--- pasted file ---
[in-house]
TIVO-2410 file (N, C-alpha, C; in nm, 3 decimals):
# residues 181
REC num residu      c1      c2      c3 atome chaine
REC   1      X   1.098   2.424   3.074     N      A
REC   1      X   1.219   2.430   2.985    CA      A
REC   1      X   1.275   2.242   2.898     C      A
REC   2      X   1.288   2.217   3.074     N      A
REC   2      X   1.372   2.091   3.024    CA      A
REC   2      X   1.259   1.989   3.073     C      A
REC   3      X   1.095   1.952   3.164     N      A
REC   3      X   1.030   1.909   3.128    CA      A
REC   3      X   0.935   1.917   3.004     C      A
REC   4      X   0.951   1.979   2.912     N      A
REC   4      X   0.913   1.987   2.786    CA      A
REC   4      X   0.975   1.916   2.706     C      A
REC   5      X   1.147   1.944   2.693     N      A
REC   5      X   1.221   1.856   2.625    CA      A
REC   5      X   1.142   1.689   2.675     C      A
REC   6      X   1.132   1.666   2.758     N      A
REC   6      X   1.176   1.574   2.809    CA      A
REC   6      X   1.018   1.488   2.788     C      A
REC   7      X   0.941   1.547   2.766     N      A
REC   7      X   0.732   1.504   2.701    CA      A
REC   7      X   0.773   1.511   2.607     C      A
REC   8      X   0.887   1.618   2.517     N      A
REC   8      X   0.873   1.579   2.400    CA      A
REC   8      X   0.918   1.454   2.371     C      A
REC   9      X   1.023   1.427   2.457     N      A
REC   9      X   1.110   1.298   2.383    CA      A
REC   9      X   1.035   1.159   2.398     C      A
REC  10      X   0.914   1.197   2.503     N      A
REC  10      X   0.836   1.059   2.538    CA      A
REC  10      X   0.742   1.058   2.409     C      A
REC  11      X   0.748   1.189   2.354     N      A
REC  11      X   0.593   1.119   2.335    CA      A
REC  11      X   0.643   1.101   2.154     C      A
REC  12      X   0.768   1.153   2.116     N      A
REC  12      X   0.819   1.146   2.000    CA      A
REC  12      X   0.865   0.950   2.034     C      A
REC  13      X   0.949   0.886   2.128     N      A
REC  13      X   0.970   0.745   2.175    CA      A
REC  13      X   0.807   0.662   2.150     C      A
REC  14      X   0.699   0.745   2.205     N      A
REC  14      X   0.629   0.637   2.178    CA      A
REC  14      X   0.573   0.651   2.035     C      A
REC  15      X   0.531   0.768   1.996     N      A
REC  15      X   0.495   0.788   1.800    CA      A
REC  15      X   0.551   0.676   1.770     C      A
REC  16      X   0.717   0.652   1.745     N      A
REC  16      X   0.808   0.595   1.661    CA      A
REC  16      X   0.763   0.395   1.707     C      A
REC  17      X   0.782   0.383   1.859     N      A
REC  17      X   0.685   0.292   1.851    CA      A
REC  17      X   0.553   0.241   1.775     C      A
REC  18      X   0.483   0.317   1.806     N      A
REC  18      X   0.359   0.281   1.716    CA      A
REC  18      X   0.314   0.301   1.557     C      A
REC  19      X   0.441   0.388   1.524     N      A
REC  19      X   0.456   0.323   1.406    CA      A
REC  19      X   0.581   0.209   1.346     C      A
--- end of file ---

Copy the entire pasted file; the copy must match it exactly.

[in-house]
TIVO-2410 file (N, C-alpha, C; in nm, 3 decimals):
# residues 181
REC num residu      c1      c2      c3 atome chaine
REC   1      X   1.098   2.424   3.074     N      A
REC   1      X   1.219   2.430   2.985    CA      A
REC   1      X   1.275   2.242   2.898     C      A
REC   2      X   1.288   2.217   3.074     N      A
REC   2      X   1.372   2.091   3.024    CA      A
REC   2      X   1.259   1.989   3.073     C      A
REC   3      X   1.095   1.952   3.164     N      A
REC   3      X   1.030   1.909   3.128    CA      A
REC   3      X   0.935   1.917   3.004     C      A
REC   4      X   0.951   1.979   2.912     N      A
REC   4      X   0.913   1.987   2.786    CA      A
REC   4      X   0.975   1.916   2.706     C      A
REC   5      X   1.147   1.944   2.693     N      A
REC   5      X   1.221   1.856   2.625    CA      A
REC   5      X   1.142   1.689   2.675     C      A
REC   6      X   1.132   1.666   2.758     N      A
REC   6      X   1.176   1.574   2.809    CA      A
REC   6      X   1.018   1.488   2.788     C      A
REC   7      X   0.941   1.547   2.766     N      A
REC   7      X   0.732   1.504   2.701    CA      A
REC   7      X   0.773   1.511   2.607     C      A
REC   8      X   0.887   1.618   2.517     N      A
REC   8      X   0.873   1.579   2.400    CA      A
REC   8      X   0.918   1.454   2.371     C      A
REC   9      X   1.023   1.427   2.457     N      A
REC   9      X   1.110   1.298   2.383    CA      A
REC   9      X   1.035   1.159   2.398     C      A
REC  10      X   0.914   1.197   2.503     N      A
REC  10      X   0.836   1.059   2.538    CA      A
REC  10      X   0.742   1.058   2.409     C      A
REC  11      X   0.748   1.189   2.354     N      A
REC  11      X   0.593   1.119   2.335    CA      A
REC  11      X   0.643   1.101   2.154     C      A
REC  12      X   0.768   1.153   2.116     N      A
REC  12      X   0.819   1.146   2.000    CA      A
REC  12      X   0.865   0.950   2.034     C      A
REC  13      X   0.949   0.886   2.128     N      A
REC  13      X   0.970   0.745   2.175    CA      A
REC  13      X   0.807   0.662   2.150     C      A
REC  14      X   0.699   0.745   2.205     N      A
REC  14      X   0.629   0.637   2.178    CA      A
REC  14      X   0.573   0.651   2.035     C      A
REC  15      X   0.531   0.768   1.996     N      A
REC  15      X   0.495   0.788   1.800    CA      A
REC  15      X   0.551   0.676   1.770     C      A
REC  16      X   0.717   0.652   1.745     N      A
REC  16      X   0.808   0.595   1.661    CA      A
REC  16      X   0.763   0.395   1.707     C      A
REC  17      X   0.782   0.383   1.859     N      A
REC  17      X   0.685   0.292   1.851    CA      A
REC  17      X   0.553   0.241   1.775     C      A
REC  18      X   0.483   0.317   1.806     N      A
REC  18      X   0.359   0.281   1.716    CA      A
REC  18      X   0.314   0.301   1.557     C      A
REC  19      X   0.441   0.388   1.524     N      A
REC  19      X   0.456   0.323   1.406    CA      A
REC  19      X   0.581   0.209   1.346     C      A